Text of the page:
Air strikes pound rebel-held east Aleppo after weeks-long pause

REUTERS

Tue Nov 15, 2016 | 3:29pm EST

By Ellen Francis and Angus McDowall | BEIRUT

A still image taken from a video footage and released by Russia's Defence Ministry on November 15, 2016, shows jets on a deck of Russian Admiral Kuznetsov aircraft carrier near the coast of Syria. Ministry of Defence of the Russian Federation/Handout via REUTERS TV

A still image taken from a video footage and released by Russia’s Defence Ministry on November 15, 2016, shows jets on a deck of Russian Admiral Kuznetsov aircraft carrier near the coast of Syria. Ministry of Defence of the Russian Federation/Handout via REUTERS TV

Intense air strikes resumed in rebel-held districts of eastern Aleppo after a weeks-long pause on Tuesday, killing at least three people, residents and a war monitor said.

Syrian state television said the Damascus government’s air force took part in strikes against “terrorist strongholds” in Aleppo’s Old City while Russia said it had struck Islamic State and former Nusra Front sites elsewhere in Syria, without mentioning Aleppo.

The bombardment appeared to mark the end of a pause in strikes on targets inside the city declared by Syria’s government and Russia on Oct 18.

“Our houses are shaking from the pressure. Planes are soaring above us and the bombardment is around us,” said Modar Shekho, a resident of eastern Aleppo. Both rocket strikes by jets and barrel bombs dropped by helicopters were used, residents and a war monitor said.

The renewed violence in Aleppo will be closely followed in Washington where President-elect Donald Trump has signaled he intends to take a different approach to Syria from that of President Barack Obama, who has backed some rebel groups.

Trump and Russian President Vladimir Putin, whose approach in Syria has been praised by the U.S. president-elect, spoke by phone on Monday and agreed to “combine efforts to tackle international terrorism and extremism”, the Kremlin said.

Aleppo has become the fiercest front in Syria’s five-and-a-half-year war, pitting President Bashar al-Assad, supported by Russia, Iran and Shi’ite militias against Sunni rebels including groups backed by Turkey, the United States and Gulf monarchies.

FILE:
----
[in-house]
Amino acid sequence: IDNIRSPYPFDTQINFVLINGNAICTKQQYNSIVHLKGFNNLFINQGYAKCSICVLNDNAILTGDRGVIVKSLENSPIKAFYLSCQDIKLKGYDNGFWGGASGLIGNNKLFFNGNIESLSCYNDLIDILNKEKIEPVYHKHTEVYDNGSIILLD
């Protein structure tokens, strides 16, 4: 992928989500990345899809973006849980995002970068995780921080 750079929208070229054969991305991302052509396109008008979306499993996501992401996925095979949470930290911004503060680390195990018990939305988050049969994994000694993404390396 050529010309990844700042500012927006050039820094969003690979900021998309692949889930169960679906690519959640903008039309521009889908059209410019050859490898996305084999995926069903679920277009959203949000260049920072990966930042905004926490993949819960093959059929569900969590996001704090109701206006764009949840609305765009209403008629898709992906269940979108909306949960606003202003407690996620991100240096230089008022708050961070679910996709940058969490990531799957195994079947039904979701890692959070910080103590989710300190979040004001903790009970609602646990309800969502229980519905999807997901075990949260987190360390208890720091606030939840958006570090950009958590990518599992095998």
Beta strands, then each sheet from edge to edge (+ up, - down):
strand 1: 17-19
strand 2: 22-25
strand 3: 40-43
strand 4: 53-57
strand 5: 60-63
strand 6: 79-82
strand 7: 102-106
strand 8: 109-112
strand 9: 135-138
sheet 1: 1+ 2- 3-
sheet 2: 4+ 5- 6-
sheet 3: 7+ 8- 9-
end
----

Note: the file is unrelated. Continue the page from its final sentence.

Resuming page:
Damascus describes all the rebels fighting to oust Assad, which include both jihadist factions banned by Western countries and nationalist groups, as terrorists.

Islamic State does not operate in rebel-held areas, including eastern Aleppo, but the former Nusra Front, now known as Jabhat Fateh al-Sham, does.

Aleppo has for years been divided into government-held western and rebel-held eastern sectors but the Syrian army and its allies managed to isolate and besiege the insurgent districts during the summer. Its allies include Iran’s Revolutionary Guards, Lebanon’s Hezbollah and Iraqi Shi’ite militias.

OFFENSIVE

A government offensive to retake eastern districts raged from late September to late October, backed by an intense aerial bombardment that the United Nations said killed hundreds and drew condemnation from western countries and rights groups.

However, after Damascus and Moscow announced their pause in strikes last month, a move they said was to let those who wished to quit besieged areas, rebels launched their own assault that killed dozens of civilians in west Aleppo according to the U.N.

Syria’s army and its allies reversed all the gains made by the rebels, who had attacked Aleppo’s government-held western fringes from outside the city, and then intensified their bombardment in insurgent-held areas nearby, the Syrian Observatory for Human Rights, a war monitor, said.

On Monday and early Tuesday, air strikes hit hospitals in three towns and villages in rebel-held areas to the west of Aleppo, putting them all out of action. Damascus and Moscow both deny targeting hospitals.

Other strikes, including some by suspected Russian cruise missiles, hit Saraqeb in Idlib, a province near Aleppo where many of the rebel factions have a large presence.

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